Strips like Looie Lazybones had long been a part of anthology titles, and series like Ozark Ike, and Babe had earned their own titles, though it was probably due more to their emphasis on the characters' involvement in sports than their rural origins.
Remember when we thought the "day after tomorrow" would be...
...and all the world's woes could be solved with nuclear power?
If you're an older Baby Boomer, or one of the Greatest Generation, you might remember this tale from Fox's one-shot Rocket Ship X (1951) or something similar to it, since the unhindered (but safe) use of atomic power was being promoted as the ultimate solution to the world's oil/gasoline problems!
Oddly, when it was reprinted in Charlton's Mysteries of Unexplored Worlds #5 (1956), only the first page was shown!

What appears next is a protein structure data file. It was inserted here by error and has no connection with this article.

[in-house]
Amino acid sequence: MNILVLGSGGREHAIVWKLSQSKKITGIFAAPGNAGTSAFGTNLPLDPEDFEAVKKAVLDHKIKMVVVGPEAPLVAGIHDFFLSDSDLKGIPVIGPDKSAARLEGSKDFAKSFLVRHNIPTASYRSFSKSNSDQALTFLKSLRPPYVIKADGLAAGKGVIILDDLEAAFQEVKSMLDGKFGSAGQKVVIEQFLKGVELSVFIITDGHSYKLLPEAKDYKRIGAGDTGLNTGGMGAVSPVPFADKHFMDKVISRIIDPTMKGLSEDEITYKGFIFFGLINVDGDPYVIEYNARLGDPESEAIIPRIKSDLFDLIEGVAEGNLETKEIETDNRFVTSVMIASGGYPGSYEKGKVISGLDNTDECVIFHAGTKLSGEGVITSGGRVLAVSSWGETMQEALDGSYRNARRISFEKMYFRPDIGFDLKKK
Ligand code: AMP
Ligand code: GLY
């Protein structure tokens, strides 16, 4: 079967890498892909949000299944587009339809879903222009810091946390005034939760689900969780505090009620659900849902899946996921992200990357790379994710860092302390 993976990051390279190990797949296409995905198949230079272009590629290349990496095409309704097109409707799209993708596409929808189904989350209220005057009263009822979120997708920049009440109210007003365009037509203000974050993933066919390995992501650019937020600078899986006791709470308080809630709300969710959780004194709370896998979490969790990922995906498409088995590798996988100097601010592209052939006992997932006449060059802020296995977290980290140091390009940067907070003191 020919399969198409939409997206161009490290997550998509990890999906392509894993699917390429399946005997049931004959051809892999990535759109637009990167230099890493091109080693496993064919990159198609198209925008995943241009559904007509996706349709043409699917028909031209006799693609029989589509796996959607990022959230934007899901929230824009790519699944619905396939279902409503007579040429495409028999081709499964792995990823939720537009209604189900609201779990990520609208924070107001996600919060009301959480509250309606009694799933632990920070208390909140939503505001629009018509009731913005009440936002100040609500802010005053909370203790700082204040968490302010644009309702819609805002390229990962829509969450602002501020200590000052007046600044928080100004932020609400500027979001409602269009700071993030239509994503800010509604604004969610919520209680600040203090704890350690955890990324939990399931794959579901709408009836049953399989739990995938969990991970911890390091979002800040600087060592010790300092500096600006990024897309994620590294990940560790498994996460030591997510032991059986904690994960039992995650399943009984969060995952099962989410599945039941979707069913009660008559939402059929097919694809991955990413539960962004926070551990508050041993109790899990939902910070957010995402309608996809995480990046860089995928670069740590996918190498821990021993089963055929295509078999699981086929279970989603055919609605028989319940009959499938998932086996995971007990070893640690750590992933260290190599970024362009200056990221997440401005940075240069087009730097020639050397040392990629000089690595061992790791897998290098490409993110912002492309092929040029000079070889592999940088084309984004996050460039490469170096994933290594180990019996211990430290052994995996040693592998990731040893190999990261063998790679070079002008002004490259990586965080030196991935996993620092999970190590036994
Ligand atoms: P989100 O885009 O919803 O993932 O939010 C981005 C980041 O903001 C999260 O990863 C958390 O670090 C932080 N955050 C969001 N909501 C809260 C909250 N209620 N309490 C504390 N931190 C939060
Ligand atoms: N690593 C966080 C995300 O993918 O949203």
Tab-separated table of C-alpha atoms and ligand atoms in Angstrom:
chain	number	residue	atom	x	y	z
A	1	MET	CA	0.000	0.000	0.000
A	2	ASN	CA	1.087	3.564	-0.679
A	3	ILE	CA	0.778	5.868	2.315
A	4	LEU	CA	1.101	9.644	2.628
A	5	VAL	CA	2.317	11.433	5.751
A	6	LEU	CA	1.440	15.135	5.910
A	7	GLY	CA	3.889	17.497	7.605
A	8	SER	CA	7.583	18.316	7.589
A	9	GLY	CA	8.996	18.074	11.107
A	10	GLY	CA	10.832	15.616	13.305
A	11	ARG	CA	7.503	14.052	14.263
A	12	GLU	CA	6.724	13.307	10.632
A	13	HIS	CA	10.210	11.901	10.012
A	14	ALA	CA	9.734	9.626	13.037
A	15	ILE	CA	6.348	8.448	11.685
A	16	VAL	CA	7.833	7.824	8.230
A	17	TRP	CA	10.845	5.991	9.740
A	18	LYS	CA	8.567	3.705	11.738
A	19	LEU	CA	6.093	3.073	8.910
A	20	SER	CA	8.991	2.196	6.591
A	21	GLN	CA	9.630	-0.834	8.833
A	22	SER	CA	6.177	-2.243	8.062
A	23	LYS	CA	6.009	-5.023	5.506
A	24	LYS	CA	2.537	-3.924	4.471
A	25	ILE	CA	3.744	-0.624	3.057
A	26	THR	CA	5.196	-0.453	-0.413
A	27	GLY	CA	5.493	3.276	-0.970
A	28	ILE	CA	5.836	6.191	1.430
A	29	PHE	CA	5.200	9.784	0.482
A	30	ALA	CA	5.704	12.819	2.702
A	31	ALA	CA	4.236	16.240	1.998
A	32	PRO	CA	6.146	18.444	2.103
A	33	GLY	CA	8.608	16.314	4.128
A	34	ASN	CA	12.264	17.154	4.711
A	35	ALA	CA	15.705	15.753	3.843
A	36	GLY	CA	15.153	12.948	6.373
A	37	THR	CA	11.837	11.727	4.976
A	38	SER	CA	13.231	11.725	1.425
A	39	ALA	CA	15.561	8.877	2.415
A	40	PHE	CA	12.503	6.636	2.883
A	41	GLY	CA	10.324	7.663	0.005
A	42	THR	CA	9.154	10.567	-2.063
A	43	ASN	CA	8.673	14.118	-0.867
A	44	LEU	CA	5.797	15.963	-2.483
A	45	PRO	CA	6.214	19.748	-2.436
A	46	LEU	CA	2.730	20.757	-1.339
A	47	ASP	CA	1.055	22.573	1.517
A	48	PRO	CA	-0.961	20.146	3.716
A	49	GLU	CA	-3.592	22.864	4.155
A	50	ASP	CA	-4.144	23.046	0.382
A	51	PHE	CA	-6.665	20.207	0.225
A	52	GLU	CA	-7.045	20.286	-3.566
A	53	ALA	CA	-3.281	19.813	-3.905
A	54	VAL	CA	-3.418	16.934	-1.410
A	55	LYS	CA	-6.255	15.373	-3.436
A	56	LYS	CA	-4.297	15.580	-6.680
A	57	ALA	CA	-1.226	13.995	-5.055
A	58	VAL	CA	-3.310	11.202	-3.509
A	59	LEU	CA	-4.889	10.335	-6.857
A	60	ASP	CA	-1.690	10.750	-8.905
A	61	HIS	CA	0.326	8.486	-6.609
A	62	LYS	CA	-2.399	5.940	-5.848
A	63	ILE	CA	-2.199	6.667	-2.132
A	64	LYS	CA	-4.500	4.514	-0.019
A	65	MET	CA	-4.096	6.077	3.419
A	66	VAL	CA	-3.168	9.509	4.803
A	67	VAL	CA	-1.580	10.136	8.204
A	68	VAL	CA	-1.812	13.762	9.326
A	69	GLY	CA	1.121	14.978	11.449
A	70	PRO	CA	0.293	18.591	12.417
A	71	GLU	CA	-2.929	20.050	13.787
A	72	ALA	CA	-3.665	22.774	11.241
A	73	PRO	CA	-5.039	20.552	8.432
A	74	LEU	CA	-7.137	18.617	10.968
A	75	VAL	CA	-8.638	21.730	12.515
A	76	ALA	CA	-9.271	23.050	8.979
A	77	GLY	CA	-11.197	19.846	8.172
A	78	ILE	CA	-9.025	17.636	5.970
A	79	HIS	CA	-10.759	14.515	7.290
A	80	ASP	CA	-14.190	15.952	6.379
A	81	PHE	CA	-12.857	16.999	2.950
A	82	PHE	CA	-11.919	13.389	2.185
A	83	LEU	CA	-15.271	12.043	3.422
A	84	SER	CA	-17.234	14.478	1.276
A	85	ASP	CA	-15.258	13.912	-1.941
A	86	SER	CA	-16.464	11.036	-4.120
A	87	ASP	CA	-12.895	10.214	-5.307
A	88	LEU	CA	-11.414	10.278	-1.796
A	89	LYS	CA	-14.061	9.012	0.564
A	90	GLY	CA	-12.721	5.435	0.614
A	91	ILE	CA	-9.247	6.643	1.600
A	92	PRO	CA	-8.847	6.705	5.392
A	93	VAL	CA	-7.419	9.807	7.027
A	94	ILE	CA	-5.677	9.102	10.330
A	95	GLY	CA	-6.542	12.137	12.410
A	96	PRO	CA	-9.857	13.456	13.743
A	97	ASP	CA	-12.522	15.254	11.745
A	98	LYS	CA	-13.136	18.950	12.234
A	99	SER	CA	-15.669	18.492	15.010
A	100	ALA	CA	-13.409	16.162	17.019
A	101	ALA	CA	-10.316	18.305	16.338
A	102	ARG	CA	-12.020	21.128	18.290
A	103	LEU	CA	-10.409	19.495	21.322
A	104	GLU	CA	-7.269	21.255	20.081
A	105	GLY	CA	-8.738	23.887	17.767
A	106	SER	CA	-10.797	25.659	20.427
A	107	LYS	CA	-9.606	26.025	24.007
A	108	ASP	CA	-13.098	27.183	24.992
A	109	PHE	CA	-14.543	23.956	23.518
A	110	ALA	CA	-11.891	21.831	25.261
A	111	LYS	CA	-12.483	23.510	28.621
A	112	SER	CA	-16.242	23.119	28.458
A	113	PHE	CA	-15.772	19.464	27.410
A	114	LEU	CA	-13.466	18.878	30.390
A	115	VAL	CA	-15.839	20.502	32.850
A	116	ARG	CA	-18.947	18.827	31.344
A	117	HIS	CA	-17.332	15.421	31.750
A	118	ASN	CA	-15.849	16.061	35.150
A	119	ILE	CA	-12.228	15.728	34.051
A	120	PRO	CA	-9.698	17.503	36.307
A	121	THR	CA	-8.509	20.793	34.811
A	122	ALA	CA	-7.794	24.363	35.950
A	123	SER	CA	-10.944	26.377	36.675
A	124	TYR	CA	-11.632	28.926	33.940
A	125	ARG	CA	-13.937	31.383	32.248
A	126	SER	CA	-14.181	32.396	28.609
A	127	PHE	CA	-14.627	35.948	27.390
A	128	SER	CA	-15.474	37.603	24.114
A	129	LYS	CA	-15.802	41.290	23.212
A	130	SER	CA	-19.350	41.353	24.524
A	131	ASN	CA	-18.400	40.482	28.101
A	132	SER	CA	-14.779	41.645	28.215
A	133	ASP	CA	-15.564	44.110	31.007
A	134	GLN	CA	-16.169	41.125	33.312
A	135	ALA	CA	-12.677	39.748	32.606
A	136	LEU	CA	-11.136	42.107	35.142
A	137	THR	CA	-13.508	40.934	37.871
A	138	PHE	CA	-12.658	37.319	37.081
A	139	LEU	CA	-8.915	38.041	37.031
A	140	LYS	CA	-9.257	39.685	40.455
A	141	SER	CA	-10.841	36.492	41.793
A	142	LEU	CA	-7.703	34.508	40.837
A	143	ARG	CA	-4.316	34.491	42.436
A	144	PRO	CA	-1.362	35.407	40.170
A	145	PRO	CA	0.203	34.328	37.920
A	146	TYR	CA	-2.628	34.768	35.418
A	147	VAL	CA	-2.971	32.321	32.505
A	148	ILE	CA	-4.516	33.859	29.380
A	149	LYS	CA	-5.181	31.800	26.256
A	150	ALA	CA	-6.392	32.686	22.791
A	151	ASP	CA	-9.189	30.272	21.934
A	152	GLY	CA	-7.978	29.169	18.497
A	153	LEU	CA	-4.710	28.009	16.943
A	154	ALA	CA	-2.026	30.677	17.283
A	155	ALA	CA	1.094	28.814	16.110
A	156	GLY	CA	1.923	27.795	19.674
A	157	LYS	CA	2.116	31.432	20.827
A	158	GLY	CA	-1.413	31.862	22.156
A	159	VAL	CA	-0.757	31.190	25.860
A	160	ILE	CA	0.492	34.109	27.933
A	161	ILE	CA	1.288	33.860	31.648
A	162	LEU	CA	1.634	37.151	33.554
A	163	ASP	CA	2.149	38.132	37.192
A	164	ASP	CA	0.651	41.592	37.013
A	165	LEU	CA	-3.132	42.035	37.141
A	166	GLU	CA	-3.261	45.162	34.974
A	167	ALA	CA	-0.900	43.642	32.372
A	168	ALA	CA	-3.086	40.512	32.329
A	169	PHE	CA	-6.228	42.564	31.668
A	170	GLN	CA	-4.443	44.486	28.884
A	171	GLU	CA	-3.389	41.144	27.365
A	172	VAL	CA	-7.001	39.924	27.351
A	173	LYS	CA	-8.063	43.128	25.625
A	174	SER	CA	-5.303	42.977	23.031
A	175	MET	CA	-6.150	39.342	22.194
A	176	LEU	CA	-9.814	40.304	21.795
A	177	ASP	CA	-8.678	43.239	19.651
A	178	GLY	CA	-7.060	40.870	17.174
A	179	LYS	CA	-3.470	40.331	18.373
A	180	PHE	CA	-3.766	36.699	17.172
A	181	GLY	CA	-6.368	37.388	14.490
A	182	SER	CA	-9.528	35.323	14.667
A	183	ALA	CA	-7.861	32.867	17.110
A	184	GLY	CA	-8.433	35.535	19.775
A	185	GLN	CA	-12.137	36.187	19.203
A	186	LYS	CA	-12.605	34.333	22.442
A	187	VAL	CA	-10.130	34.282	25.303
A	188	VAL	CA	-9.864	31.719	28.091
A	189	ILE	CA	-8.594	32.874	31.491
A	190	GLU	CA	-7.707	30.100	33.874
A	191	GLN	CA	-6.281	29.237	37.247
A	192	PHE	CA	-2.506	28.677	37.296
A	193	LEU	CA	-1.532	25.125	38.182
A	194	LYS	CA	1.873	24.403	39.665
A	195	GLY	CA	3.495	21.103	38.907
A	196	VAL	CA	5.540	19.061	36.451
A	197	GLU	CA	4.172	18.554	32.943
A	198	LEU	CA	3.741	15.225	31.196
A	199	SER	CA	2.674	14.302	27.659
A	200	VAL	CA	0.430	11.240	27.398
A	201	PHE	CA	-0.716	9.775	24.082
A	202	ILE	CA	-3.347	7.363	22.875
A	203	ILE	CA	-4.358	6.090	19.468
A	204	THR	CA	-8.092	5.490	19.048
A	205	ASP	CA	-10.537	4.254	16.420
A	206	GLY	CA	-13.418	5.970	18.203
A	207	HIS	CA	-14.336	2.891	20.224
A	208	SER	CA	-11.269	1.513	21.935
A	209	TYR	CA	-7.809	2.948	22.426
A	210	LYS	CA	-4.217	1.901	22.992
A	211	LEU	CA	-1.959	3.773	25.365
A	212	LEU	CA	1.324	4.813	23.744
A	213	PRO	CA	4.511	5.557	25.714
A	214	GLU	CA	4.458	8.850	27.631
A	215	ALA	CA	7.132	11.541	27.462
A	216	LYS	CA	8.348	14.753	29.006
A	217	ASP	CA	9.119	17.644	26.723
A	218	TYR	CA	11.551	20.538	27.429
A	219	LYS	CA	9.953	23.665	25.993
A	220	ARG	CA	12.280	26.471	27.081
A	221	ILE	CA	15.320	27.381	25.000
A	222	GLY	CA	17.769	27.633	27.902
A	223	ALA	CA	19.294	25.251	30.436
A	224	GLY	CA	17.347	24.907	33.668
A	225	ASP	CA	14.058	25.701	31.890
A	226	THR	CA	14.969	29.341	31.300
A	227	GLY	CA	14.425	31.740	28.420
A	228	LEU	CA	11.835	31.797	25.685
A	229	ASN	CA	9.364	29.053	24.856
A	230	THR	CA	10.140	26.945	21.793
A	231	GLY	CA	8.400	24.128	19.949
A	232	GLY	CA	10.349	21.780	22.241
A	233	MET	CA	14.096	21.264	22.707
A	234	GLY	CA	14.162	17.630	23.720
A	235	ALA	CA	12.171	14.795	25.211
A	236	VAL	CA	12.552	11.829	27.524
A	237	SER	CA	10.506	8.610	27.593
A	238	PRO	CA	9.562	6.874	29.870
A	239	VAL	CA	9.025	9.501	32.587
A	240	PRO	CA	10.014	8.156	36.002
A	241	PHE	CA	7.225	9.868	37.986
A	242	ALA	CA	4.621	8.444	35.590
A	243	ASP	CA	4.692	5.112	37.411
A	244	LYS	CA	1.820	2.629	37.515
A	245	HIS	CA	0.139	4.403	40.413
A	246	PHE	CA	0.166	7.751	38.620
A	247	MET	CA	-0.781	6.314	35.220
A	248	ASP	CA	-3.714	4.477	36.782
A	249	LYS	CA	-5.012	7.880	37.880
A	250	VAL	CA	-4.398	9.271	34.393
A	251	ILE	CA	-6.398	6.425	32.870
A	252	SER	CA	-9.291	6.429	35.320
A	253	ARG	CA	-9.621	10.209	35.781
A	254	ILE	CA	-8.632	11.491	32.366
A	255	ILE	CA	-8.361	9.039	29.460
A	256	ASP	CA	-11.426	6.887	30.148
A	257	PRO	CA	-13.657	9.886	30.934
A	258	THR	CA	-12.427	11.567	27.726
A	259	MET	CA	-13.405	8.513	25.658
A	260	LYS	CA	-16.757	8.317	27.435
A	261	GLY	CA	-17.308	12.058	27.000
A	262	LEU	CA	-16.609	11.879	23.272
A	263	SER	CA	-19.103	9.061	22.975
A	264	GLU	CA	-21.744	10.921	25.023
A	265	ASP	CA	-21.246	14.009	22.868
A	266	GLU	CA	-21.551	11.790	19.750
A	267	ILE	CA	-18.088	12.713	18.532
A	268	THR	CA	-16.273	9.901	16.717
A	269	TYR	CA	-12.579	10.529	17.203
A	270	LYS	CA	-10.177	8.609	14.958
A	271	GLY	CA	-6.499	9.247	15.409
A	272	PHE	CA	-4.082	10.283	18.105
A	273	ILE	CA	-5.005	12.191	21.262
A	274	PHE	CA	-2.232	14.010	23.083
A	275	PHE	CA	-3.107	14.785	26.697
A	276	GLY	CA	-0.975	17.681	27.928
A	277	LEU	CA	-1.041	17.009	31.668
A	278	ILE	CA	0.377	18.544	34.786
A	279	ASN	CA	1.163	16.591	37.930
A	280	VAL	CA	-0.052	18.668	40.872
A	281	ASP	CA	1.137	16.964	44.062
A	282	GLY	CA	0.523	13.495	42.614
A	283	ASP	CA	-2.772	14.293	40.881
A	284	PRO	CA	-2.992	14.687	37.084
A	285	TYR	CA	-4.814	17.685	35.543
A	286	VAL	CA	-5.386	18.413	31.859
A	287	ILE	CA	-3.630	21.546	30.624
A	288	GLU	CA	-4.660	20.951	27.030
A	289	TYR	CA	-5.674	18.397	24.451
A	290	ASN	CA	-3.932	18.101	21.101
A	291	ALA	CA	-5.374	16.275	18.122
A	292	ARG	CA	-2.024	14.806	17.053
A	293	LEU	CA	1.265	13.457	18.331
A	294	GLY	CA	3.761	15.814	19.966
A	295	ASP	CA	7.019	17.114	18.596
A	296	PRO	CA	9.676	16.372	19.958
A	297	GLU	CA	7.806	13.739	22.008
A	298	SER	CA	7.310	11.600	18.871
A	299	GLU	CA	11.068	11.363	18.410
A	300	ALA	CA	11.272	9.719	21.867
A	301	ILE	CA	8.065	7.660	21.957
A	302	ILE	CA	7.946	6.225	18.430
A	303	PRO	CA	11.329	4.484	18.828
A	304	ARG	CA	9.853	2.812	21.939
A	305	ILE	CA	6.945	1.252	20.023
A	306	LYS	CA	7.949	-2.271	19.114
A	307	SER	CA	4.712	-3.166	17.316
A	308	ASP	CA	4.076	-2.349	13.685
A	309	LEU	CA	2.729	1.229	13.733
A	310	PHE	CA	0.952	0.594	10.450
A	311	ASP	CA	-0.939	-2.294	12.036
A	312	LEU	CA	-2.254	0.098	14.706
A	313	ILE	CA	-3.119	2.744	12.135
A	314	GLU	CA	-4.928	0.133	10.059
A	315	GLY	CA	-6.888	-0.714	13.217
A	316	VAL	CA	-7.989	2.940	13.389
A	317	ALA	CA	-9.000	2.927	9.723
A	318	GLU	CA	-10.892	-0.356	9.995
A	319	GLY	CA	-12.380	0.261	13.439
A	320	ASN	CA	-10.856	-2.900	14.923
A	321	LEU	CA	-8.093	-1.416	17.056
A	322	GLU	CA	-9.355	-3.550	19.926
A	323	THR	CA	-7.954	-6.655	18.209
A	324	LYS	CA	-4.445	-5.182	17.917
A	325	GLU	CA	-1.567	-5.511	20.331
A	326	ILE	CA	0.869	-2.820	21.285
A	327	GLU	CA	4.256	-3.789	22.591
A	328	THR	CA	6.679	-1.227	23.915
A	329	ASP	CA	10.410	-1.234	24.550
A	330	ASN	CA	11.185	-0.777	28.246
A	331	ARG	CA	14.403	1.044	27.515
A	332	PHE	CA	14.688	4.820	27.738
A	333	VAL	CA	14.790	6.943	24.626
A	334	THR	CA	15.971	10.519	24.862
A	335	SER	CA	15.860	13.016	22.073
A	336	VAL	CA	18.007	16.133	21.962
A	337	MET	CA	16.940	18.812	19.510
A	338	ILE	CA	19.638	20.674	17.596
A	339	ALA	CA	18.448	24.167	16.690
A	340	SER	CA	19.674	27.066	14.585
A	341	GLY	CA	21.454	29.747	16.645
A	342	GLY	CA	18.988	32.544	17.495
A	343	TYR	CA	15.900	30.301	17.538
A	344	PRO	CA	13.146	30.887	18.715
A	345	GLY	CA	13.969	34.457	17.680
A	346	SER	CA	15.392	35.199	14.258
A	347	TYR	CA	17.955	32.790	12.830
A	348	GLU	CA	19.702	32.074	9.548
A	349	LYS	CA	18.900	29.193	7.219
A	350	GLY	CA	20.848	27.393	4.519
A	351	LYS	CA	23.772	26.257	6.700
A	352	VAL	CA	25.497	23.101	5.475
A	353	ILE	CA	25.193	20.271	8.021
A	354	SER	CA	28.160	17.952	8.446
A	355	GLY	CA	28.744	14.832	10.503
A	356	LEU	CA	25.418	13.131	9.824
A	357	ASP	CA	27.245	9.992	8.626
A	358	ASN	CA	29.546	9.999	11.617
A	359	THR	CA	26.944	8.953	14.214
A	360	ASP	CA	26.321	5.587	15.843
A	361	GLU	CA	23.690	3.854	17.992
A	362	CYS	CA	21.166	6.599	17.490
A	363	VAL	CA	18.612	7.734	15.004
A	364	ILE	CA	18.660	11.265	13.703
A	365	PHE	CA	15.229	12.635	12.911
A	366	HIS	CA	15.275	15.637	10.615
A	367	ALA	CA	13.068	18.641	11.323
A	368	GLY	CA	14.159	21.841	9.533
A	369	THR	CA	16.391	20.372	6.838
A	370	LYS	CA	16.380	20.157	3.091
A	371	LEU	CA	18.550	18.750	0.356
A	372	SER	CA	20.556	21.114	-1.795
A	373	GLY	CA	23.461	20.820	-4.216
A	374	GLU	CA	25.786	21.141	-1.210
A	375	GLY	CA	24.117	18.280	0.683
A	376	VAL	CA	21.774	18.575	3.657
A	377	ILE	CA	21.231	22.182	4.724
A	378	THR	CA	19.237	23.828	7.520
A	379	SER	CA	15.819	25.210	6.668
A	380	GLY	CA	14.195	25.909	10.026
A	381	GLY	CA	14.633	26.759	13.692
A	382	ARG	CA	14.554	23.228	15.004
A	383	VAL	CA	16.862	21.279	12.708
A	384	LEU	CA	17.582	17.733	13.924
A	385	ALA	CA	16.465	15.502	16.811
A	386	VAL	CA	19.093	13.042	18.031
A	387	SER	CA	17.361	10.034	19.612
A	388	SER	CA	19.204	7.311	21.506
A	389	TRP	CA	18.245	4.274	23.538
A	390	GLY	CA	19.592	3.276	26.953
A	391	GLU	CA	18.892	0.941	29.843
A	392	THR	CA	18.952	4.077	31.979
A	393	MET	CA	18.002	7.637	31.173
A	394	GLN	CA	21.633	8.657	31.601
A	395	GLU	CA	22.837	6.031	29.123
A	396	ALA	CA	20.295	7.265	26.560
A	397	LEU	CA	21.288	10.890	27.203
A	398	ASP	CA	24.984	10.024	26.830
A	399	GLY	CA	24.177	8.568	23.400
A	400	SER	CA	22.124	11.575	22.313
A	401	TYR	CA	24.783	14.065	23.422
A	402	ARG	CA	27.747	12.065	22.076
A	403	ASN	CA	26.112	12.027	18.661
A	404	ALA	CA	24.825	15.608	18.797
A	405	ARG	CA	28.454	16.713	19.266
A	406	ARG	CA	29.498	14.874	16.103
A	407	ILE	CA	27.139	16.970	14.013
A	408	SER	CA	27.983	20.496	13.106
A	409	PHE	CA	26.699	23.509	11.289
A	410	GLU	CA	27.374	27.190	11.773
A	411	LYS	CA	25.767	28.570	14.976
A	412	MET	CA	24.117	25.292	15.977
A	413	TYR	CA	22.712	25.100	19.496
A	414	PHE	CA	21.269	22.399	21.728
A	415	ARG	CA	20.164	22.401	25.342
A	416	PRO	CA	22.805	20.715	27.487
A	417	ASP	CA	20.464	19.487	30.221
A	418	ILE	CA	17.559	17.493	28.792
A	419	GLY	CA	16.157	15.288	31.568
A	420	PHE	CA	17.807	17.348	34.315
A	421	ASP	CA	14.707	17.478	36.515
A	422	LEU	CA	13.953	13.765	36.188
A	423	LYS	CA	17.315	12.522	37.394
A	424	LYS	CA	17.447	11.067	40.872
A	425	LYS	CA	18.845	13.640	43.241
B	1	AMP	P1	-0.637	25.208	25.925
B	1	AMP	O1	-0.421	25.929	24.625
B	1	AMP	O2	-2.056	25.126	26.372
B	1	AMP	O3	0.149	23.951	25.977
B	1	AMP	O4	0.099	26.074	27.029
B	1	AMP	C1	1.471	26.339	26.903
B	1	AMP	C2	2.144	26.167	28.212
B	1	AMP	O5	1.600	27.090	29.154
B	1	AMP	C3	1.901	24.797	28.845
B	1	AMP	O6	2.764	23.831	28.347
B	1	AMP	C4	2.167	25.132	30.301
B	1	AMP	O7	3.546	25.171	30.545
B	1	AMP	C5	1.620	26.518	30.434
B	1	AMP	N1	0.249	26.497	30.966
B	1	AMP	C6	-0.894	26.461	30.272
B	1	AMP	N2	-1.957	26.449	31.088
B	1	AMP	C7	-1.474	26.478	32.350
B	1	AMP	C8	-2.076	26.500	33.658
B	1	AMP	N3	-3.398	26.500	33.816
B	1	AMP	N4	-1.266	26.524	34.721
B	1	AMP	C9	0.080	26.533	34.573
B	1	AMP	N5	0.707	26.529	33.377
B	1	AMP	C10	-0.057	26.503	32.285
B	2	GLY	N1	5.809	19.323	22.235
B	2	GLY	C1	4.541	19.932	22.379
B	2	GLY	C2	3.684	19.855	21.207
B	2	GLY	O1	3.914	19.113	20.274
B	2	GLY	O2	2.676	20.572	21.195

Sadly, no records exist to identify the writer and artist (or writer/artist) of this unfulfilled prophecy.
It's not exactly Edgar Allan Poe's "Masque of the Red Death" but an updating with some twists of its' own...
Plotted by Joe Brusha and Ralph Tedesco, scripted by Shane McKenzie, and illustrated by Antonio Bifilco, this take on Poe's "Masque of the Red Death" from Zenescope's Grimm Tales of Terror #4 (2014) is one of the wilder "re-interpretations" of the legendary horror tale.
But then, that's the sort of thing they do so well...
Compiled and edited by Wolverton's son, Monte, the 304-page Bible Stories includes all of Wolverton's artwork for the Worldwide Church of God project.
Recording artist and noted EC Comics authority Grant Geissman(Tales of Terror: The E.C. Companion and Foul Play!: The Art and Artists of the Notorious 1950s E.C. Comics!) provides an insightful foreword, while Monte Wolverton delivers commentary and background in the introduction and in each section.
This volume is authorized and commissioned by the Worldwide Church of God and endorsed by the Wolverton family.
BTW, Many of the illustrations (some never previously-published) are regarded as Basil Wolverton's finest work.